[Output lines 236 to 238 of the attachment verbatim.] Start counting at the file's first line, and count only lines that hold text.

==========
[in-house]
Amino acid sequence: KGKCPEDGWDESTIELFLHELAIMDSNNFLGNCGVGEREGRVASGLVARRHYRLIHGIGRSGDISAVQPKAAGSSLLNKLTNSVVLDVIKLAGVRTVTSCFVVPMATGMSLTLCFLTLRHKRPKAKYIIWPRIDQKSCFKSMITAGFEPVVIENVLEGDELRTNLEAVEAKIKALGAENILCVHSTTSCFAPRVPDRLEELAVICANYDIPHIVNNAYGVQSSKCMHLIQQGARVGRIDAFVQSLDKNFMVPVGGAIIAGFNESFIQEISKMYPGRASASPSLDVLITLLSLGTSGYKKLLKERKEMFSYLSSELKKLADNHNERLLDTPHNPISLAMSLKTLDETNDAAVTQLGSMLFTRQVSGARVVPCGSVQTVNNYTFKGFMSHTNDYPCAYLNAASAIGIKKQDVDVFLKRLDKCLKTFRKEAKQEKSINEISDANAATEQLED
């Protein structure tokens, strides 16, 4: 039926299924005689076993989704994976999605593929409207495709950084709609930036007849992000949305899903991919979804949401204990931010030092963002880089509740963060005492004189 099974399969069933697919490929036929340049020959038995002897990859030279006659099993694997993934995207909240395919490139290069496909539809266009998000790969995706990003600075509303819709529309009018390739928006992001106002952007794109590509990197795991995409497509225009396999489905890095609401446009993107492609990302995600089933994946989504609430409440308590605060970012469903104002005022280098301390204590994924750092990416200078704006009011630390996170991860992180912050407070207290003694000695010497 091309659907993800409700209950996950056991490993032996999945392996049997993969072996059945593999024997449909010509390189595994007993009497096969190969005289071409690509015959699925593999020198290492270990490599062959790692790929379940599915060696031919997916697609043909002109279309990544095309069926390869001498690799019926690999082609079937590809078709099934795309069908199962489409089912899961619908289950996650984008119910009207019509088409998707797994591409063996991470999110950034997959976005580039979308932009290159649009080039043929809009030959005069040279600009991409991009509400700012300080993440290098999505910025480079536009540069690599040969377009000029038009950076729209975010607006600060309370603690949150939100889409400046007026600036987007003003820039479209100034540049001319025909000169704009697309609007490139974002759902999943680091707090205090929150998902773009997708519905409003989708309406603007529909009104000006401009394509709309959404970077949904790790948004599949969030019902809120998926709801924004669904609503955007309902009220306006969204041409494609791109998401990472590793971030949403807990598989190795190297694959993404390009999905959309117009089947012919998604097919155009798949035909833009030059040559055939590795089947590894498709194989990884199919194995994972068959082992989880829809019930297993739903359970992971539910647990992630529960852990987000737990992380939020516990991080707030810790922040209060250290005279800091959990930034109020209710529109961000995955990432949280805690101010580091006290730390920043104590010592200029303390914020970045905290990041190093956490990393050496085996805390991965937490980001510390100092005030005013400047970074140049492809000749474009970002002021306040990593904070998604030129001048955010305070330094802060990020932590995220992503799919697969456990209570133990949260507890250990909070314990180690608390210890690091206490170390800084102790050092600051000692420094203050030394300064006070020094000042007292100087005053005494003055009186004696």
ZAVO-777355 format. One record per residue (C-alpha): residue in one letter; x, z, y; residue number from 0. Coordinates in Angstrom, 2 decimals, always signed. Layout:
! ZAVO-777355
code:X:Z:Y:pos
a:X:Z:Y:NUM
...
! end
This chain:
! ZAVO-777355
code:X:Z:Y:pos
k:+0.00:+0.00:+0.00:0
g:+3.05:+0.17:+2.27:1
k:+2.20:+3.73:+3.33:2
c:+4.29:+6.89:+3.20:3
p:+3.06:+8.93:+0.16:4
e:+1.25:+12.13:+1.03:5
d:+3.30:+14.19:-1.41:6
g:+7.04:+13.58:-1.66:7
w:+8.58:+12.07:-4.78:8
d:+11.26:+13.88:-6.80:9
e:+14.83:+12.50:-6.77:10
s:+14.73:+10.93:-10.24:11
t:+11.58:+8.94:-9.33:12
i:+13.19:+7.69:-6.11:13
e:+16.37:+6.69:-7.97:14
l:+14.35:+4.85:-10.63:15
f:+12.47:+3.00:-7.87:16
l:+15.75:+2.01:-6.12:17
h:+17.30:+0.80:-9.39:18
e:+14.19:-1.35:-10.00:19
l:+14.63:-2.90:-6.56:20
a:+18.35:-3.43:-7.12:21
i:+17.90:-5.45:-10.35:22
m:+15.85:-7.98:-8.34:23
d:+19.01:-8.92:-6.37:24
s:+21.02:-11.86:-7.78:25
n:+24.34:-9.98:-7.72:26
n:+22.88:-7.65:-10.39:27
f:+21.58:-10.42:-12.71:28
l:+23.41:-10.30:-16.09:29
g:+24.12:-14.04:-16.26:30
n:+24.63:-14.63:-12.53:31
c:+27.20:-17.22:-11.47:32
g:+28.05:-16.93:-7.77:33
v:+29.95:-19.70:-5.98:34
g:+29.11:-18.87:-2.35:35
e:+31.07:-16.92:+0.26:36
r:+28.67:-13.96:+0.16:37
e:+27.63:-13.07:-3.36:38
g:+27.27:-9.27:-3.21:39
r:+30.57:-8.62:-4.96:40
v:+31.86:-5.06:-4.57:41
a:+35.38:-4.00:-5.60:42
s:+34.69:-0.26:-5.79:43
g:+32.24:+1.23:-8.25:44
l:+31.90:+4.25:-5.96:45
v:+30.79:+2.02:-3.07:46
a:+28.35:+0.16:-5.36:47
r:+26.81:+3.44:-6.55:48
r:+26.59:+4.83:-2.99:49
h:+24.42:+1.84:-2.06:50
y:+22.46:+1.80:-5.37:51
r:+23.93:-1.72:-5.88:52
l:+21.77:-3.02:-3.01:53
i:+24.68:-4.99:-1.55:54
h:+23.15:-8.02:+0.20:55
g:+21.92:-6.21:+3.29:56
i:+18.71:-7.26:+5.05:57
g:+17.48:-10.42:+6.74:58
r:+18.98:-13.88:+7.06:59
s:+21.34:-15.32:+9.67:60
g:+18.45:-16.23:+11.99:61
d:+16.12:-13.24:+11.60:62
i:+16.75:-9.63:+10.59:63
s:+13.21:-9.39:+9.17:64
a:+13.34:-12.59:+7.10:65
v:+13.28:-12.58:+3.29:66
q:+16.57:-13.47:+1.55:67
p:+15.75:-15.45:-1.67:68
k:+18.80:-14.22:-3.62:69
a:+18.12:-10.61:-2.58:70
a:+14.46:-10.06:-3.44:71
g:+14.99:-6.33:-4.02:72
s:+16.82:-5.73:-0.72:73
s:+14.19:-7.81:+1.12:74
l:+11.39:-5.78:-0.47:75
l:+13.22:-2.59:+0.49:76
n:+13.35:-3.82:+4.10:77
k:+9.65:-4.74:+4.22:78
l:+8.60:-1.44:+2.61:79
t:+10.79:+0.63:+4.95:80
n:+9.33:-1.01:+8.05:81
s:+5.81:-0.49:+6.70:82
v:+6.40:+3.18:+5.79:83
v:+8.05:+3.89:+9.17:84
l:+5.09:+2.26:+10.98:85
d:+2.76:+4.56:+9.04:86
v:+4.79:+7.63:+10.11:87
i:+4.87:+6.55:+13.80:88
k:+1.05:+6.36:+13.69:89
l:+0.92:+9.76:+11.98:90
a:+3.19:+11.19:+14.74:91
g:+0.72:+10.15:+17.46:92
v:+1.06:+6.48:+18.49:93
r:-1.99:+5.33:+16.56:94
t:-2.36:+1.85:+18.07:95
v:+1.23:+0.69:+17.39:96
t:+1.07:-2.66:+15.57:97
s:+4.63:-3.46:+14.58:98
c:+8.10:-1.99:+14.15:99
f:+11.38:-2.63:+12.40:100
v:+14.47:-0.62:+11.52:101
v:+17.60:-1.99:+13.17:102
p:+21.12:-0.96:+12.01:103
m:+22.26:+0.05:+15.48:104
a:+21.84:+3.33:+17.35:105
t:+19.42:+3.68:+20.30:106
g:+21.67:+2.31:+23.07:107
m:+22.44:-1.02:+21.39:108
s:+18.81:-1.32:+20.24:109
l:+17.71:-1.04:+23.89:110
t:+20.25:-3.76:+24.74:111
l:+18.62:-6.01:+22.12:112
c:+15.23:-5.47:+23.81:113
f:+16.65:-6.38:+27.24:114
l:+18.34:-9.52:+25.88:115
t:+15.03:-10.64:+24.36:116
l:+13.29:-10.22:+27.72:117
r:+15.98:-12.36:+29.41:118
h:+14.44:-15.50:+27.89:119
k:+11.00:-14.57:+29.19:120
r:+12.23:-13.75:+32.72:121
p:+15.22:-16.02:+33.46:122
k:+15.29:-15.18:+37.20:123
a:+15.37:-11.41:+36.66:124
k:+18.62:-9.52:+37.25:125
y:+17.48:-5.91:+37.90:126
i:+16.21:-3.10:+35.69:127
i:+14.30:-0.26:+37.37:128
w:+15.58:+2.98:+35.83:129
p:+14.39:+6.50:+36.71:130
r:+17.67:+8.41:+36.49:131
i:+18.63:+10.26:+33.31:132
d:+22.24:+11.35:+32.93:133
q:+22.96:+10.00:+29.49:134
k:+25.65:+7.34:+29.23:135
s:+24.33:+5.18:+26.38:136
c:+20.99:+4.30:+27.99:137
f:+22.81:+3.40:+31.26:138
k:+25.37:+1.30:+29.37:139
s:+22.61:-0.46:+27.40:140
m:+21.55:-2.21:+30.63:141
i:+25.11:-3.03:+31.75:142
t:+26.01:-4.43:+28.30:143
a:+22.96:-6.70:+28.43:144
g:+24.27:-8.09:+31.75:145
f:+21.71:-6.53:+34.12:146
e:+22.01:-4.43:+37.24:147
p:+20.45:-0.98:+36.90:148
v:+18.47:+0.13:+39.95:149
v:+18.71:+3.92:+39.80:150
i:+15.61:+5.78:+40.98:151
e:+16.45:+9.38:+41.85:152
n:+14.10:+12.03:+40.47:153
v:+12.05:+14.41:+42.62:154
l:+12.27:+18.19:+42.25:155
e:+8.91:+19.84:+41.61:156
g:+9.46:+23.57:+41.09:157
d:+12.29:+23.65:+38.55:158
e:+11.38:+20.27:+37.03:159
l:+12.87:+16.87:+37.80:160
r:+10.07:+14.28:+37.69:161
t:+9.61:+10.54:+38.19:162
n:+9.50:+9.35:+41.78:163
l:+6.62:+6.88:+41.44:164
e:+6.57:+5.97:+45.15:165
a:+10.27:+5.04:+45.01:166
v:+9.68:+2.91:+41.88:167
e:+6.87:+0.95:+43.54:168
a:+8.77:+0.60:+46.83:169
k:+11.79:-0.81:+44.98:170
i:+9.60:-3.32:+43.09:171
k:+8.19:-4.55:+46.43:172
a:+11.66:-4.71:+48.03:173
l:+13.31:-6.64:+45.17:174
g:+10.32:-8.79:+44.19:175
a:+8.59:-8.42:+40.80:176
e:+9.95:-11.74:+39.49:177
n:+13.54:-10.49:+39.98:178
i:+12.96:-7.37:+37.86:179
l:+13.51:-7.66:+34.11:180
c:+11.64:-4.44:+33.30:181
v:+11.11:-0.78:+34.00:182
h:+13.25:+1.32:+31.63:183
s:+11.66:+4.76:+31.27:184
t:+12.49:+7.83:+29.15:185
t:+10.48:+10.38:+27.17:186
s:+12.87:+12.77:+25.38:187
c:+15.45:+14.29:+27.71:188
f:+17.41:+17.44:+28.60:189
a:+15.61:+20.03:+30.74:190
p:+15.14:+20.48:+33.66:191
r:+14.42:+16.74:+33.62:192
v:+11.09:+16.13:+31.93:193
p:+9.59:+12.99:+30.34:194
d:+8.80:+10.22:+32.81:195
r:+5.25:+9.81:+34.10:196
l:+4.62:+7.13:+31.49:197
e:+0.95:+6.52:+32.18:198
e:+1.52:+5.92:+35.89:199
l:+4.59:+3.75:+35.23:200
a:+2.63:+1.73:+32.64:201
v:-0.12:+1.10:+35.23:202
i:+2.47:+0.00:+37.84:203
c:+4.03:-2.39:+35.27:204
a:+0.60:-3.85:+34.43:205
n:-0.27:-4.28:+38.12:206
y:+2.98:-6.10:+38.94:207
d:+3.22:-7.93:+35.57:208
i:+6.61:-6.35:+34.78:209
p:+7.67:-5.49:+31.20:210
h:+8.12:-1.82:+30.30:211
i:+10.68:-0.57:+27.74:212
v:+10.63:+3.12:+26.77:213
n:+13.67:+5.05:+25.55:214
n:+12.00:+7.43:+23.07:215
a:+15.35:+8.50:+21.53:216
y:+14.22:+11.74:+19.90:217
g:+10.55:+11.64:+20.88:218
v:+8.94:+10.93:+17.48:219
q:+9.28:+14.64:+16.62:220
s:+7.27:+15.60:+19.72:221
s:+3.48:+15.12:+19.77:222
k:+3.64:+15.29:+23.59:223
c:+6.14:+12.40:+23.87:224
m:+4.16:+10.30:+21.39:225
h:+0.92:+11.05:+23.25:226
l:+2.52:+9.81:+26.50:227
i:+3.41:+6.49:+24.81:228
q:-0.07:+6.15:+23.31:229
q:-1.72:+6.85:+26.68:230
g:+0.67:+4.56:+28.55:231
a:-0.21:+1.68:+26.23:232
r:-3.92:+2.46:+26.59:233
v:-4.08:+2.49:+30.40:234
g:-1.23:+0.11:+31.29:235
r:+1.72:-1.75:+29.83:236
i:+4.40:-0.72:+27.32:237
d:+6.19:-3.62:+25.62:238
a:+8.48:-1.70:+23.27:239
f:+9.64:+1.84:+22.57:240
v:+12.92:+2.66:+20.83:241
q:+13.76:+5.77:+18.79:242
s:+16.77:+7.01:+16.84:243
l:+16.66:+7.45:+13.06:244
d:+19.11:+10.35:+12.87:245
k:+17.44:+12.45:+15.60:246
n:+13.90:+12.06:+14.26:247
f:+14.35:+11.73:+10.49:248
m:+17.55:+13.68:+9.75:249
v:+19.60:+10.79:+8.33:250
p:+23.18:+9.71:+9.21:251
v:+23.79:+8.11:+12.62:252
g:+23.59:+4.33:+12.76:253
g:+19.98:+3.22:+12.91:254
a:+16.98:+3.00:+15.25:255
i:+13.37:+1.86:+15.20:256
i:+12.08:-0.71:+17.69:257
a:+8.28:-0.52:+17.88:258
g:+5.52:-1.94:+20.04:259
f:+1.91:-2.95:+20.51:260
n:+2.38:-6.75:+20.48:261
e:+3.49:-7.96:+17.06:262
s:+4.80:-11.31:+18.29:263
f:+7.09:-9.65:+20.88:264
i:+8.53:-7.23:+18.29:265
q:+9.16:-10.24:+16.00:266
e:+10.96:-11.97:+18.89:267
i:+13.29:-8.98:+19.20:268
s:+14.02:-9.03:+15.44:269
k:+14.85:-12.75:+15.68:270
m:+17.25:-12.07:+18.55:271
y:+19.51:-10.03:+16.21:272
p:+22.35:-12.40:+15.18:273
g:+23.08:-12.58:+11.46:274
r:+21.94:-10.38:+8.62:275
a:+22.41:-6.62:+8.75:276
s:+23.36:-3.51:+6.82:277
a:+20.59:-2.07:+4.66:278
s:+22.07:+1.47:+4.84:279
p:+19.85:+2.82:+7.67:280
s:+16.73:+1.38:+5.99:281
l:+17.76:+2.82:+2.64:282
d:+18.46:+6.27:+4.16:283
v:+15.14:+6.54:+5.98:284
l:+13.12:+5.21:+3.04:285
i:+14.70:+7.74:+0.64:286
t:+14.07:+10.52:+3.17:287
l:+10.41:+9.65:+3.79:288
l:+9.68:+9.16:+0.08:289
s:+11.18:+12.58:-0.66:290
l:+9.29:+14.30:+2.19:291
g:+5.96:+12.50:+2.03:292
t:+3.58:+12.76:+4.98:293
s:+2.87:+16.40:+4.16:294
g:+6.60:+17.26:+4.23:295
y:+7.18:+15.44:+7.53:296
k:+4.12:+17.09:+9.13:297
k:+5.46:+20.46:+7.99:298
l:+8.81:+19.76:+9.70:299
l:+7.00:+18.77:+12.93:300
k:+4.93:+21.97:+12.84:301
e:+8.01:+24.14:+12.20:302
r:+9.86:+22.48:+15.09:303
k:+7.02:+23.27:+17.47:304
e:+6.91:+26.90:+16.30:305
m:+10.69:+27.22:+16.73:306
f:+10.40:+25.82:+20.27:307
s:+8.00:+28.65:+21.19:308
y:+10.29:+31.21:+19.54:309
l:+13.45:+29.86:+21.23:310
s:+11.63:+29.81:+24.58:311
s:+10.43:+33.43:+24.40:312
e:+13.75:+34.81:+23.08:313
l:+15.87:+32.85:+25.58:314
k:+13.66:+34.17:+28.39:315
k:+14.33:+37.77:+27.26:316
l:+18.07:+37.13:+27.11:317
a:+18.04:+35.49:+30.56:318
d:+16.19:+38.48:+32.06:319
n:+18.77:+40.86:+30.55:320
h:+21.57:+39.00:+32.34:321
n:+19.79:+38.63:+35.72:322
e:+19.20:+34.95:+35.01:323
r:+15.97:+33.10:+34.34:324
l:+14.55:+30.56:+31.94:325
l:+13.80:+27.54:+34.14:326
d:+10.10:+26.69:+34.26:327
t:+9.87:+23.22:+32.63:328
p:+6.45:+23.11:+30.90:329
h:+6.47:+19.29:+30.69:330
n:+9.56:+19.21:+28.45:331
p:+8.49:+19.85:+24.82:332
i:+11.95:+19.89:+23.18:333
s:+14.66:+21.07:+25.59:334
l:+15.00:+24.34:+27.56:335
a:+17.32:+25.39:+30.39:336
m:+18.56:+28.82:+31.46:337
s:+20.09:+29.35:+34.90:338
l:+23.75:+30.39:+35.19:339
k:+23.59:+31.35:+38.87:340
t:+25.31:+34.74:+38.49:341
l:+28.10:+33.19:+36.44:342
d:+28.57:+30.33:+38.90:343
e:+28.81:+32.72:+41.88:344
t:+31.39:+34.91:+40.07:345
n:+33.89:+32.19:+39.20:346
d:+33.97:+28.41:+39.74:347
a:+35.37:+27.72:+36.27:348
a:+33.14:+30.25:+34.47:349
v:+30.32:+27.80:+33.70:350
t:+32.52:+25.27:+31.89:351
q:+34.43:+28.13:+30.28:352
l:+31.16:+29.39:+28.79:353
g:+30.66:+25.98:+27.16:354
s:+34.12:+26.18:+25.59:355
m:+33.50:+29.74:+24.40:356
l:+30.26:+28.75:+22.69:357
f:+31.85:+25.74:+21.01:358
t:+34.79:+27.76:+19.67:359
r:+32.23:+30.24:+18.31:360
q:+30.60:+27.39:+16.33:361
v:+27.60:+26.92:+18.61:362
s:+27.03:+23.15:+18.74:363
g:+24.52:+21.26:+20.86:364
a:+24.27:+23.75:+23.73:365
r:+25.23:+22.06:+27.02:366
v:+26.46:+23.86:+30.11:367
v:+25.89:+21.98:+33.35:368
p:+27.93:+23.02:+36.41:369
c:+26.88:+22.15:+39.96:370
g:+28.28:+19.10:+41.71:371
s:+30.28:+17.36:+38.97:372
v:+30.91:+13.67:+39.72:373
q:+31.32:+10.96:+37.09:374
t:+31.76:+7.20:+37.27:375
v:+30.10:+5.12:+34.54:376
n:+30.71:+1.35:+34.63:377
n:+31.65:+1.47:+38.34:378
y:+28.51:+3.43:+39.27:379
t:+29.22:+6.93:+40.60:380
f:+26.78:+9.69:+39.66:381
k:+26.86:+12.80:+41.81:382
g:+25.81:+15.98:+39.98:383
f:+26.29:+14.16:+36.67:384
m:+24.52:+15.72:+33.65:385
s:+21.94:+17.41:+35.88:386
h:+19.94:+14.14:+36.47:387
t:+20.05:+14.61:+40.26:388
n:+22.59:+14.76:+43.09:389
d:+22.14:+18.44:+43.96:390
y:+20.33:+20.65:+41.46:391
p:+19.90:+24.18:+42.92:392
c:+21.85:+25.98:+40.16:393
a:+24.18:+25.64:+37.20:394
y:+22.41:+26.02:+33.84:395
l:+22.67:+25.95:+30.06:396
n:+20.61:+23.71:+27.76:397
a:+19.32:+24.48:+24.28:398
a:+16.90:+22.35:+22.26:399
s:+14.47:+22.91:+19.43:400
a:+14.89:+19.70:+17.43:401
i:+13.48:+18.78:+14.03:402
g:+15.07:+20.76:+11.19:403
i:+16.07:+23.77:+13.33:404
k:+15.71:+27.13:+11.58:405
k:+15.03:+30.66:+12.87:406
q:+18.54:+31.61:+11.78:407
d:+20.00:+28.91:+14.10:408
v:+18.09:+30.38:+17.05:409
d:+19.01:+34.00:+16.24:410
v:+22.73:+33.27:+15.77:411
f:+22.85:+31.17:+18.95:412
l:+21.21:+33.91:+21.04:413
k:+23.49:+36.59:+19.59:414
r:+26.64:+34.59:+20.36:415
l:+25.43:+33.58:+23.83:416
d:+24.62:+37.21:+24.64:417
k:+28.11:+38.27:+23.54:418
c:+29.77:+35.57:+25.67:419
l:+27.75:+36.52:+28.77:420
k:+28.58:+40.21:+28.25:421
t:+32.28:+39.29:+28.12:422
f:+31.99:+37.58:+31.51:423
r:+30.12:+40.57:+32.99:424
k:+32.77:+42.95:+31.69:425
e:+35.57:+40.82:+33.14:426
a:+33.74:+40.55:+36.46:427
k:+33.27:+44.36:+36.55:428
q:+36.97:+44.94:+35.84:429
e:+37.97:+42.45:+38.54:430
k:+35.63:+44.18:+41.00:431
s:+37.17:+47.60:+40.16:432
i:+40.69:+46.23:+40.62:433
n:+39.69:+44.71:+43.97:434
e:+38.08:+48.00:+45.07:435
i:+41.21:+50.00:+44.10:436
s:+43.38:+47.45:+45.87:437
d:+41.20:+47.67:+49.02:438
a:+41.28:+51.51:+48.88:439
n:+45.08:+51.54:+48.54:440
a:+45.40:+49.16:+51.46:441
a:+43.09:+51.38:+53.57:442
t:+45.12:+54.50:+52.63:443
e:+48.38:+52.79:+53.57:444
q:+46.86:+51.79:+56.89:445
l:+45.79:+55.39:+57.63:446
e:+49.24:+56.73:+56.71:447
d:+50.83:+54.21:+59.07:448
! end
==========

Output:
k:+3.64:+15.29:+23.59:223
c:+6.14:+12.40:+23.87:224
m:+4.16:+10.30:+21.39:225